Honda Self Balancing Motorcycle also debuts riderless technology with it, made jaws drop and got people go in shock
Honda is known for making some serious concepts which never make it to reality. Just for the sake of competition and what the massive R&D team with the most amount of that they have on disposal can showcase, comes in the form of concept. In Honda’s vision of the future, Riding Assist disengages the handlebars from the forks below 3 mph and diverts control of the front wheel to a computer. The computer senses lean, and then synchronized electric motors controlling both the fork and handlebar provide minute steering inputs.
The moving of the front wheel side-to-side thousands of times per second takes place. The bike stands or slowly rolls perfectly upright till the time when, in the case of more extreme tips, where the wheel noticeably swings. When the motorcycle reaches above 5 km/hrs, two anchors engage and lock the forks in place, returning the motorcycle to conventional steering.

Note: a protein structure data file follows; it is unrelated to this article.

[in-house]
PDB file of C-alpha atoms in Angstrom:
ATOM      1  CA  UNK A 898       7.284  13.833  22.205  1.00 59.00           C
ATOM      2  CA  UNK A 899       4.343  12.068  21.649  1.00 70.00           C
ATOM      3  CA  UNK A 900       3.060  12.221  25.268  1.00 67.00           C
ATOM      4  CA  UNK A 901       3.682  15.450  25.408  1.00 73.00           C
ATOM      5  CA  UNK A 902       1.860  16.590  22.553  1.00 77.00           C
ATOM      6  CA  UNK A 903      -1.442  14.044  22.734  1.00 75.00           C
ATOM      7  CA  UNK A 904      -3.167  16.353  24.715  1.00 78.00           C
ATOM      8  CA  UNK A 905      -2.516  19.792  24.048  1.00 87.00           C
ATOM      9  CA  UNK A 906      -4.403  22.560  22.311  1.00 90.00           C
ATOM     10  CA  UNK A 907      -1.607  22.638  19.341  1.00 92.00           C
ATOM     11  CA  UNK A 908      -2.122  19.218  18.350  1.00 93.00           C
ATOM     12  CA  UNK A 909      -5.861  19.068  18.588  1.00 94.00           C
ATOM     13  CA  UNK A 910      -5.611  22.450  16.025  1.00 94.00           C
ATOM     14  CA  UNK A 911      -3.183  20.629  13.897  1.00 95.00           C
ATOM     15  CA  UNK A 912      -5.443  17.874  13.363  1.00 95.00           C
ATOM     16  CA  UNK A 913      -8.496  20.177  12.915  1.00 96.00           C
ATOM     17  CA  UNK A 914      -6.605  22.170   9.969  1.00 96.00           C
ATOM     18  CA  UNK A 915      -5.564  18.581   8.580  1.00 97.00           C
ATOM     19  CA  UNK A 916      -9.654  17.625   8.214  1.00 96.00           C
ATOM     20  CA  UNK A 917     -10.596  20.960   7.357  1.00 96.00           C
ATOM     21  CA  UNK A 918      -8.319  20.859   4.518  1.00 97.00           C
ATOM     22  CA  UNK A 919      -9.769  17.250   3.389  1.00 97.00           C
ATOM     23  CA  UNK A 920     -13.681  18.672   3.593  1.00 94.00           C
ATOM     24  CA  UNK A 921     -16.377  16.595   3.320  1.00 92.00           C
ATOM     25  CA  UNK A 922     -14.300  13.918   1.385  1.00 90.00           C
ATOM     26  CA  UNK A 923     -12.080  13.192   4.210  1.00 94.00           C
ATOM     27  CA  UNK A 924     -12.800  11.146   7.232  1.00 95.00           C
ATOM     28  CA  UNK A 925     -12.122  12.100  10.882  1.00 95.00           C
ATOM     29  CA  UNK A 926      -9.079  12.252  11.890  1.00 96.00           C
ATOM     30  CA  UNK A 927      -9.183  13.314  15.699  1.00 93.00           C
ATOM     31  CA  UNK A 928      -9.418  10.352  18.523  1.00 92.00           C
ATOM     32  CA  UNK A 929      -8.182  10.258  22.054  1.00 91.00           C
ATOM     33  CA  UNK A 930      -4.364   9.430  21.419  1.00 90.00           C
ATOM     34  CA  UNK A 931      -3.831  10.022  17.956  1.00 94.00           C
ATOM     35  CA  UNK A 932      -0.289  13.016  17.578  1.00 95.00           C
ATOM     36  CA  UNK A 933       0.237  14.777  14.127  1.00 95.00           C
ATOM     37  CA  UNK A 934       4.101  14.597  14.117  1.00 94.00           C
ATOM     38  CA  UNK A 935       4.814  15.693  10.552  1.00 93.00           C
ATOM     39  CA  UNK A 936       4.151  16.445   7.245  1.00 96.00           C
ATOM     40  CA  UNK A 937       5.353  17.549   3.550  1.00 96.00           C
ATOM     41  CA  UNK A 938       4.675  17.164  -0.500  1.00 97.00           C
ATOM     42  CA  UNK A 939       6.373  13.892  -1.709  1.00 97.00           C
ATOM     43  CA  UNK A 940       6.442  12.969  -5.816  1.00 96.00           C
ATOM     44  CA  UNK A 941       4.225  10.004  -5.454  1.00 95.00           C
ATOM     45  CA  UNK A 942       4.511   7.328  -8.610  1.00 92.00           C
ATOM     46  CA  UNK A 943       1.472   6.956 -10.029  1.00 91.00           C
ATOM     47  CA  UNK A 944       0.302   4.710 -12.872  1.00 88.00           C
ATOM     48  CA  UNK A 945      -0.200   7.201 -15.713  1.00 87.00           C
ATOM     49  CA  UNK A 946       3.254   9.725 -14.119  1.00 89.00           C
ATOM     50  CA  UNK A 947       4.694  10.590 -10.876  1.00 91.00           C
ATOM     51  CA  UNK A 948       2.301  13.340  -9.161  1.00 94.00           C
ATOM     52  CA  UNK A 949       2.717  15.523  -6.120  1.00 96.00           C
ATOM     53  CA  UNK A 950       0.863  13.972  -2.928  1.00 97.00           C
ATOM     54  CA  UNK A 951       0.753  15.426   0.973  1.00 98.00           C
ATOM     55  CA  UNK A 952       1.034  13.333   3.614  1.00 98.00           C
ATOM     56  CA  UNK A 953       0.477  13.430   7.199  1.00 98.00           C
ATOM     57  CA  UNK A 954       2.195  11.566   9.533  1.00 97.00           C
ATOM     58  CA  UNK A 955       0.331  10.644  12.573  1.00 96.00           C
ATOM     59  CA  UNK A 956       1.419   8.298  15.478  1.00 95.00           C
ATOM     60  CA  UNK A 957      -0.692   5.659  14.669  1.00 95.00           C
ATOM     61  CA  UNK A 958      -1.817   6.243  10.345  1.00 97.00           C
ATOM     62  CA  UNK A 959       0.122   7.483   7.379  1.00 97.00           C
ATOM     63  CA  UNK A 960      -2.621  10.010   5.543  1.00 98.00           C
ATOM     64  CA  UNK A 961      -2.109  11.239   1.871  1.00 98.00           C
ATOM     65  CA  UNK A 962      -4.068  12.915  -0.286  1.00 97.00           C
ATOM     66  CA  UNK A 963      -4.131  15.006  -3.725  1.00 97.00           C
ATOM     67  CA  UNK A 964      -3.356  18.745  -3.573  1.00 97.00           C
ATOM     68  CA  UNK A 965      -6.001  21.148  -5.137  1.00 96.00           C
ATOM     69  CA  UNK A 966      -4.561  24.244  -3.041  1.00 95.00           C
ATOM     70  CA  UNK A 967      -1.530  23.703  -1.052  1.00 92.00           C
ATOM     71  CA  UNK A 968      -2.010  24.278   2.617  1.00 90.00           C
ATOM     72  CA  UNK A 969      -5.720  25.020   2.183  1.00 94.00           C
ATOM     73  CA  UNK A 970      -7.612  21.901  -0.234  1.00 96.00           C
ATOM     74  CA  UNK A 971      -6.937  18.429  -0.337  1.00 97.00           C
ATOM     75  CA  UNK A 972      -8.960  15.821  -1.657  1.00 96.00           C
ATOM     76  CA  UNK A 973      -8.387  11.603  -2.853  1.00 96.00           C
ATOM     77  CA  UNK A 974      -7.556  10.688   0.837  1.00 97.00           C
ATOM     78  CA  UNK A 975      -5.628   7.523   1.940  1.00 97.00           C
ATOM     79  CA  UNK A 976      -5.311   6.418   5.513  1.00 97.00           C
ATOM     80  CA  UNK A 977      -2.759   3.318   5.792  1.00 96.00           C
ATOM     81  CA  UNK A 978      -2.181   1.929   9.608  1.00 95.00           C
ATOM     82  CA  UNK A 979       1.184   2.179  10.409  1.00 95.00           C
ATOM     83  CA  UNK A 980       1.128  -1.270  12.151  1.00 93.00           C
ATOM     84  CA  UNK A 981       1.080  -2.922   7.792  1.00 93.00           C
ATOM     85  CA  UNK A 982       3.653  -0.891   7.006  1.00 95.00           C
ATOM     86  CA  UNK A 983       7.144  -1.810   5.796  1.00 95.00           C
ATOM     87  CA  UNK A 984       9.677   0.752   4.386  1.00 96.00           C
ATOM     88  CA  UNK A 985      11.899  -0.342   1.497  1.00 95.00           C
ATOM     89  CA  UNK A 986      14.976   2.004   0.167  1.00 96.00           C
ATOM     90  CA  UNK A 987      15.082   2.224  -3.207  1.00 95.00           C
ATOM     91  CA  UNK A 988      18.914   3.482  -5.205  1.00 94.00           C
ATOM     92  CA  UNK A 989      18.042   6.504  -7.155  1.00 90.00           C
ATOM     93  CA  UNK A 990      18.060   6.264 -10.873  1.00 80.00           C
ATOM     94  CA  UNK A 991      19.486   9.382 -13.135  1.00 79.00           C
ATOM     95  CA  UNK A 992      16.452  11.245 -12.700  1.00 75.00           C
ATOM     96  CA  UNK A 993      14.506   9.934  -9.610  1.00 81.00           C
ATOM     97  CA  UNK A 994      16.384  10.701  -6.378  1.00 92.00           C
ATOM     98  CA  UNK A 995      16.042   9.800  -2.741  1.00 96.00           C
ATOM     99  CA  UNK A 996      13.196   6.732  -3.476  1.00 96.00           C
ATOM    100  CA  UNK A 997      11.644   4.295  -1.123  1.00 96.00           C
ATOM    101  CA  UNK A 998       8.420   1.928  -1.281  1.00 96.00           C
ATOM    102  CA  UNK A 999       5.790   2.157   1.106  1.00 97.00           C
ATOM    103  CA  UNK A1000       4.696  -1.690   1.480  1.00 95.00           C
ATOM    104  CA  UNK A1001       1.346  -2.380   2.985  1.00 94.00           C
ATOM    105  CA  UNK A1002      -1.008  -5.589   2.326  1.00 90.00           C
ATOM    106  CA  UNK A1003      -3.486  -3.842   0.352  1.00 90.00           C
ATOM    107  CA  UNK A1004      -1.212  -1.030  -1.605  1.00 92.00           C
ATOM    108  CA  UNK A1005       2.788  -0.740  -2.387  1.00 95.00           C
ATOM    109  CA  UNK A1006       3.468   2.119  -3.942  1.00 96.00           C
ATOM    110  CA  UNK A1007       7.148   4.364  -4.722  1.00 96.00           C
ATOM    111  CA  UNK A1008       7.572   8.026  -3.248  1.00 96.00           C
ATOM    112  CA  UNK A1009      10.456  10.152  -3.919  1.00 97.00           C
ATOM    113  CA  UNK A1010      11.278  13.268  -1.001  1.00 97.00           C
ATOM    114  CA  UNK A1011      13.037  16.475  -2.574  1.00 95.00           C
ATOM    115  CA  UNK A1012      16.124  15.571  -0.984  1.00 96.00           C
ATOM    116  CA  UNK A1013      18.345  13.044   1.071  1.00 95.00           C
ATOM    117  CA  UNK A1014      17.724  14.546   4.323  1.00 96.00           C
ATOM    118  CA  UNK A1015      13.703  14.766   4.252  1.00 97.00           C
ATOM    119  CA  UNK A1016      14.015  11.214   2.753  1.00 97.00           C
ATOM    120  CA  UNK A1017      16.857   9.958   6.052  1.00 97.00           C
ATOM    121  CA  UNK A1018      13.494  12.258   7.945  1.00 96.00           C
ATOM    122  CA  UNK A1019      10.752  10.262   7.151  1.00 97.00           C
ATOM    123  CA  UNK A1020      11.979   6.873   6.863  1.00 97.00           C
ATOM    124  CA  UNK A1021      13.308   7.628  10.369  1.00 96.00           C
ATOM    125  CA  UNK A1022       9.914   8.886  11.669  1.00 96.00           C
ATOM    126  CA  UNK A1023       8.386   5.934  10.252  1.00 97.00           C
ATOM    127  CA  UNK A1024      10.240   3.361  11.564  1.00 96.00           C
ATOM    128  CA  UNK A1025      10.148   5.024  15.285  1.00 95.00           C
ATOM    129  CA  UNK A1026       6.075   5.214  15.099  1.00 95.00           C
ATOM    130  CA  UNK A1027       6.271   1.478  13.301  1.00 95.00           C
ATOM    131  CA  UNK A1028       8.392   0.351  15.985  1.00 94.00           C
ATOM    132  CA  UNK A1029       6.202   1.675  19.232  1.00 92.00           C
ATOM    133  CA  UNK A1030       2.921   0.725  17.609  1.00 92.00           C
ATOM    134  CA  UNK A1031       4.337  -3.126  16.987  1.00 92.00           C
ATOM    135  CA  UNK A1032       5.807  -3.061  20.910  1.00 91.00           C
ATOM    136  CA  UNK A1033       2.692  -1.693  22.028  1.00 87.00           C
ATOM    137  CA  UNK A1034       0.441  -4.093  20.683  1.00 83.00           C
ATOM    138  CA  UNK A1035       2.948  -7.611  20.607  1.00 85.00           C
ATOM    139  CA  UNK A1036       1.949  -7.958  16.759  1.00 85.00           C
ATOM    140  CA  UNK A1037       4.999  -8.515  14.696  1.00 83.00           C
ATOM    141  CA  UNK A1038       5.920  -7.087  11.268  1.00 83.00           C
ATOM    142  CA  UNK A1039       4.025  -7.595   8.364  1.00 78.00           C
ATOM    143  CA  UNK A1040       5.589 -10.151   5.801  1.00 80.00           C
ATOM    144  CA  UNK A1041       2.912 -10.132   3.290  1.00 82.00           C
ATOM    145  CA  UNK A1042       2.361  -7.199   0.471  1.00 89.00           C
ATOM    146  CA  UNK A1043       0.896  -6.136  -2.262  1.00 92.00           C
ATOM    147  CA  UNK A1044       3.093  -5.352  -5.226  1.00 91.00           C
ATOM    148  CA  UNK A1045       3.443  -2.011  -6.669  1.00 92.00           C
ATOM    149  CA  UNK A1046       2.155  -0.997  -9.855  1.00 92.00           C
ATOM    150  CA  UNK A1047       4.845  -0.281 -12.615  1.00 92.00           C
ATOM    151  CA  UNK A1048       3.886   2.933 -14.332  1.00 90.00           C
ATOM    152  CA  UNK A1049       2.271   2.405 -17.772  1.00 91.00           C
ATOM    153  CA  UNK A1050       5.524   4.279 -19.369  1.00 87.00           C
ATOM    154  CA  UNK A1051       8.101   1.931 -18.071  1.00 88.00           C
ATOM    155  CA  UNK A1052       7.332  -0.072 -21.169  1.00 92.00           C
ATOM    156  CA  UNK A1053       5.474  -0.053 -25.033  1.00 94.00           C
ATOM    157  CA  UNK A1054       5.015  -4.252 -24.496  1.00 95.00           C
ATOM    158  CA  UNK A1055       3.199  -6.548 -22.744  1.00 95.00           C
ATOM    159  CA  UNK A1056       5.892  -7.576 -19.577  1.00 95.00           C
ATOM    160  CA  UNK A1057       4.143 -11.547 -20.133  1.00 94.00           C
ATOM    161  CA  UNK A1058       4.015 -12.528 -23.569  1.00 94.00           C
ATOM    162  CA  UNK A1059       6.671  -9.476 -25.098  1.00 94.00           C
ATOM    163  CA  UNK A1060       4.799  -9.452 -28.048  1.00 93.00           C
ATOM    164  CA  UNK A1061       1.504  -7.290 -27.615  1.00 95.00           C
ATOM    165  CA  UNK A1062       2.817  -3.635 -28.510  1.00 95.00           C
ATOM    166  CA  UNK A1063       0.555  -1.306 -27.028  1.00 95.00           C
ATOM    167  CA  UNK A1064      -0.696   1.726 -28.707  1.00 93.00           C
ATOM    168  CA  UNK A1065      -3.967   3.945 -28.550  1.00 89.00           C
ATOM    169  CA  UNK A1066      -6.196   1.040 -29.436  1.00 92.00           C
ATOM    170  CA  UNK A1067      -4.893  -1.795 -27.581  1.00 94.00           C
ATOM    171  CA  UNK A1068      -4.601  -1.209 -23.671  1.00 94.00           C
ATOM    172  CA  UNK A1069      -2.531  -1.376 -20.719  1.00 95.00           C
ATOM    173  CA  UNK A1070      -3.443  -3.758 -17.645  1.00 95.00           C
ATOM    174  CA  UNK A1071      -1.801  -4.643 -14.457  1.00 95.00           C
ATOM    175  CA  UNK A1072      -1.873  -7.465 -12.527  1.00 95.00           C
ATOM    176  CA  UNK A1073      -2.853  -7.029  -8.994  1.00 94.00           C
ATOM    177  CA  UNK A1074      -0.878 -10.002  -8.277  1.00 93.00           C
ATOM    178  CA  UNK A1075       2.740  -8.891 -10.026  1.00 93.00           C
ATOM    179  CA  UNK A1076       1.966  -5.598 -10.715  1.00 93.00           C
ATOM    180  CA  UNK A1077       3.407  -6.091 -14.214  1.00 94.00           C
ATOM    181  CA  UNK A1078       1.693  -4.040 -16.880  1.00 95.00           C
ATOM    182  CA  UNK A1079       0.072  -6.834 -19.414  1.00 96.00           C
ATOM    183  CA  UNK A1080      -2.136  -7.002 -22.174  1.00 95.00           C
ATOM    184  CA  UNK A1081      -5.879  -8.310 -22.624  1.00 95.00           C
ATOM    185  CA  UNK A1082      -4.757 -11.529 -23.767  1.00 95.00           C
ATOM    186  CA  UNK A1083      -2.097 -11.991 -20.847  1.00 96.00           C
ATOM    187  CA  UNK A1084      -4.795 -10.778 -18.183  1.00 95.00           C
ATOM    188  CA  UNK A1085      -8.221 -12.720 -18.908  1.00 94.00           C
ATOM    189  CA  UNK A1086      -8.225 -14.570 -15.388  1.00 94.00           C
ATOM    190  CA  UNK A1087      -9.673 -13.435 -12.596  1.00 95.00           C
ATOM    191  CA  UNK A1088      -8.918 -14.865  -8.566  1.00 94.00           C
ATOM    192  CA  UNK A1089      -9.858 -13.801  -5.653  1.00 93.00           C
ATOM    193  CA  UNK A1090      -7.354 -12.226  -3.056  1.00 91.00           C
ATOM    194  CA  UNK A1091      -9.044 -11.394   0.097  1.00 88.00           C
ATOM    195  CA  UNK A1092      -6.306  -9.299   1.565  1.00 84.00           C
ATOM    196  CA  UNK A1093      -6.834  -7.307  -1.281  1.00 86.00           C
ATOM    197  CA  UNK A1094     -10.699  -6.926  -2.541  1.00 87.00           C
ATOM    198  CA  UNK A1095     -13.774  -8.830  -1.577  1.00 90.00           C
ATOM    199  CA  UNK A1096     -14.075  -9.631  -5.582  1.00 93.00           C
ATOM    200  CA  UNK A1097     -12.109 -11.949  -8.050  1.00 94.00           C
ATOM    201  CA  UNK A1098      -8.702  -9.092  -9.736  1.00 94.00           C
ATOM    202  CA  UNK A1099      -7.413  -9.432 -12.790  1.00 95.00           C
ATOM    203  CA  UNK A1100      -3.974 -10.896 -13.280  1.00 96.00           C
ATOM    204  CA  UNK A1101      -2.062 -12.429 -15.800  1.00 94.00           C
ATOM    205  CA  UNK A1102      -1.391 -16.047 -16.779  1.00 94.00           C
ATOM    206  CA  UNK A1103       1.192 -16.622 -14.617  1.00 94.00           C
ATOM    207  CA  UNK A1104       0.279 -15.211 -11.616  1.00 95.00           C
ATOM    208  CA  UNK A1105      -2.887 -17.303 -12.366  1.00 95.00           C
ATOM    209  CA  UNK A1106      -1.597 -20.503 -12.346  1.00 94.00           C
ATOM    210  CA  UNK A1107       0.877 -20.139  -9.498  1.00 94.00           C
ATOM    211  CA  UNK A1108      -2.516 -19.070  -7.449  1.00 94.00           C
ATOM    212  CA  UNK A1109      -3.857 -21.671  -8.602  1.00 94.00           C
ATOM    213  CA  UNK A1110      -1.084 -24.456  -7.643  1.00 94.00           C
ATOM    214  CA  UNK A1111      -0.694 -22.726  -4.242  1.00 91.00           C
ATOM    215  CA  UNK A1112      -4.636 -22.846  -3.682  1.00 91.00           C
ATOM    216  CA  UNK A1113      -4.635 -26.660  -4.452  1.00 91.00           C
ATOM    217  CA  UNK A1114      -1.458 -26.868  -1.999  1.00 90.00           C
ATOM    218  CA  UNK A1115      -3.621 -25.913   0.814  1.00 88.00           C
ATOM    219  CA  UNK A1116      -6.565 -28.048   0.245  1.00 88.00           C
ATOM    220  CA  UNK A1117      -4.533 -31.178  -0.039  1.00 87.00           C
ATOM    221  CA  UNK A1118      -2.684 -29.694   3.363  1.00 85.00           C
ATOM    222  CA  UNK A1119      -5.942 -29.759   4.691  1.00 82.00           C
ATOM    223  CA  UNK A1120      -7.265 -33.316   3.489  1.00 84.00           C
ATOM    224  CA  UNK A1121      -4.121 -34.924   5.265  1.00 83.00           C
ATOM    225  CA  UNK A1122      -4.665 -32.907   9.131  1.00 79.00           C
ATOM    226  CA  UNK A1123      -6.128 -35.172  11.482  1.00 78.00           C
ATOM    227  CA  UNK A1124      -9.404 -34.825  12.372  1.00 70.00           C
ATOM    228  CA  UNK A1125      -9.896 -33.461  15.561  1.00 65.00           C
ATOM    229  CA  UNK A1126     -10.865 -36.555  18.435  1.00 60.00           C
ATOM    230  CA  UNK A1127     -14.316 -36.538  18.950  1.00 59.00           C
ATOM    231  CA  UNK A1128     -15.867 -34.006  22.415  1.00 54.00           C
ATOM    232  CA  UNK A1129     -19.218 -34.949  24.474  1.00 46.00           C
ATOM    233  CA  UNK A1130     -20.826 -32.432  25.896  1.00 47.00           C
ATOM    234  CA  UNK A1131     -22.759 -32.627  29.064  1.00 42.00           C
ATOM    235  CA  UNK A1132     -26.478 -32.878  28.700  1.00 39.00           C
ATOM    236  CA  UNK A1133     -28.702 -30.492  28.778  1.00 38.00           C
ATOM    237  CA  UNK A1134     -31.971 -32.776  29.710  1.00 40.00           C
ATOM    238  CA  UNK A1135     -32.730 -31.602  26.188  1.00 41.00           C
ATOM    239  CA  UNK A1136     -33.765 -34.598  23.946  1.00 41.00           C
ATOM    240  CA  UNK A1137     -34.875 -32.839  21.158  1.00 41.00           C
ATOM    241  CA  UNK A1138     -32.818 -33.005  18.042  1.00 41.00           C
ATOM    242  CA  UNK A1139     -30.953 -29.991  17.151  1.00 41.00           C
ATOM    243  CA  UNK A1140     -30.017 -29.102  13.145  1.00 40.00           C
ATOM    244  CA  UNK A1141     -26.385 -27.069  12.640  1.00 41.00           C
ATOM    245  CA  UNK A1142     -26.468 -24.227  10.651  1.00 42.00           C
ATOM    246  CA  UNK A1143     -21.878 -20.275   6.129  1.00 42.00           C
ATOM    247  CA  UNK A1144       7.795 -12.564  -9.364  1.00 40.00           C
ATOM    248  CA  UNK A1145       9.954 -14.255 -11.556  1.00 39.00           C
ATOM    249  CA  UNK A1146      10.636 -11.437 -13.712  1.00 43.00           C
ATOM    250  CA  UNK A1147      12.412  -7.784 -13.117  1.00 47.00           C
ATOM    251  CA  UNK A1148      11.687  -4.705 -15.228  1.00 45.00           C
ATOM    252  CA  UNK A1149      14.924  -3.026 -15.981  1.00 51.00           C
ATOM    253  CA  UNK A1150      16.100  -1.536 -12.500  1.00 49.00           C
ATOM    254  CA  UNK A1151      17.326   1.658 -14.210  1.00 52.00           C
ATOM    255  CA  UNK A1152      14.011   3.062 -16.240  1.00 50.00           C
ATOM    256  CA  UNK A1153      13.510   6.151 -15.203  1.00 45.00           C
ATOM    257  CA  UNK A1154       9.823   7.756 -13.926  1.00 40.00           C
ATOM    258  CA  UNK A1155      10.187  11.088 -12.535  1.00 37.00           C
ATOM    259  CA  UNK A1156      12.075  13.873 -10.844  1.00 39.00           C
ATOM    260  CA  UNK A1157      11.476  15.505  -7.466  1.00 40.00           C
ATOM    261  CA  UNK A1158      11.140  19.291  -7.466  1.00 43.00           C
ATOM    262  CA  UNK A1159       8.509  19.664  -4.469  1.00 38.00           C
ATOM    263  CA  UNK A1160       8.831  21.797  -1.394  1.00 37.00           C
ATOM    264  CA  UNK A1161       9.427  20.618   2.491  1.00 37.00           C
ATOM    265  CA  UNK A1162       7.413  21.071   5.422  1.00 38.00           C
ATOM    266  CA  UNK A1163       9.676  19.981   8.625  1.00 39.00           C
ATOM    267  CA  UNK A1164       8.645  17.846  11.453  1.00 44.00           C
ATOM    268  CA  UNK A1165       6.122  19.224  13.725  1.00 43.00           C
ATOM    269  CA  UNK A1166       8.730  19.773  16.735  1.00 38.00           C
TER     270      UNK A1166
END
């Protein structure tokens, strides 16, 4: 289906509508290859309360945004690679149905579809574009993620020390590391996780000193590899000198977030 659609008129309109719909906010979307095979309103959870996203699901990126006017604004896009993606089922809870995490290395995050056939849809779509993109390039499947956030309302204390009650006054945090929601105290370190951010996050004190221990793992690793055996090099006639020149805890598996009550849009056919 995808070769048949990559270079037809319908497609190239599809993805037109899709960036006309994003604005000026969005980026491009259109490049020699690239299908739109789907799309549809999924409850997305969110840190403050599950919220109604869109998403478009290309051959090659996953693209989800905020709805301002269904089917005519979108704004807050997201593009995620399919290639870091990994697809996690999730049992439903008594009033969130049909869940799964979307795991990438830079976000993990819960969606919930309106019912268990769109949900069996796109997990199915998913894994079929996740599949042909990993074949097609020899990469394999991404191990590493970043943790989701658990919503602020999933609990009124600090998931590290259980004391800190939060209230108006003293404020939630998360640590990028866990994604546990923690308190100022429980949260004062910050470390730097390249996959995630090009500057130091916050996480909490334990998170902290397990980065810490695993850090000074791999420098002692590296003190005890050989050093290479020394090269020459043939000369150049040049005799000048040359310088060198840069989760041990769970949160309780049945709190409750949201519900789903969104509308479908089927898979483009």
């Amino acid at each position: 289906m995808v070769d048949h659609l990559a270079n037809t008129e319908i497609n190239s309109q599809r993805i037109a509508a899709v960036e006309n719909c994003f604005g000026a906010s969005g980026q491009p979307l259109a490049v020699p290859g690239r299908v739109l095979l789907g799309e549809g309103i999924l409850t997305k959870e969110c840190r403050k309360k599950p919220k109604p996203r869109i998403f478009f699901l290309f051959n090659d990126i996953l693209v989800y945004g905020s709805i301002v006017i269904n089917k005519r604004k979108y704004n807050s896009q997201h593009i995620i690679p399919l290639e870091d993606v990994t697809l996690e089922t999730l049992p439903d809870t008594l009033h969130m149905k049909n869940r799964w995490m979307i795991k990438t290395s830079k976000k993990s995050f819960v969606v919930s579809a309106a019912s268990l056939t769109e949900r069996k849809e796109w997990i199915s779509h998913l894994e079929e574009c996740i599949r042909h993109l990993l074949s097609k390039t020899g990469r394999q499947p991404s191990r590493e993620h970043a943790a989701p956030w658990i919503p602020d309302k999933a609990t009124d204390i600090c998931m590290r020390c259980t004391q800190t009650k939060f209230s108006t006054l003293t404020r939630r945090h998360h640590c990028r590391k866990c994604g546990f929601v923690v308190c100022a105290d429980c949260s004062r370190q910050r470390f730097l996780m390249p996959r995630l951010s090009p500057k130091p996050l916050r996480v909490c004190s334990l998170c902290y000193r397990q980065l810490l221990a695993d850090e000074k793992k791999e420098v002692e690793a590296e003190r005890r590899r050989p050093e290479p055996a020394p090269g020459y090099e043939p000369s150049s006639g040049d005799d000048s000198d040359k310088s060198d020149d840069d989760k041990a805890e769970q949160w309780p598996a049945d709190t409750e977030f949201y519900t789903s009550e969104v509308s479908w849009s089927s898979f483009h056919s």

Virtually, what we can see in the video above is Riding Assist’s extension of the fork angle, lengthening the bike’s wheelbase and lowering its center of gravity. How did all come together? The tech for Riding Assist was made and implemented at Honda’s Silicon Valley R&D center and directly derived from the balancing systems in its Asimo robot and UNI-CUB electric mobility scooter. One of the many concepts of the past helping this new concept.
Something we discussed earlier. Riding Assist Motorcycle also sports an electric motor in the front wheel hub that allows it to silently propel itself. Honda demonstrated Riding Assist by having the concept bike slowly wheel itself onstage, following a UNI-CUB. Honda won’t make this climb the production line and sell it to all of us as this is a pure concept with largely the technology being pointless in today’s time. However, maybe a decade or two later this could be the solution to something that we have not encountered yet.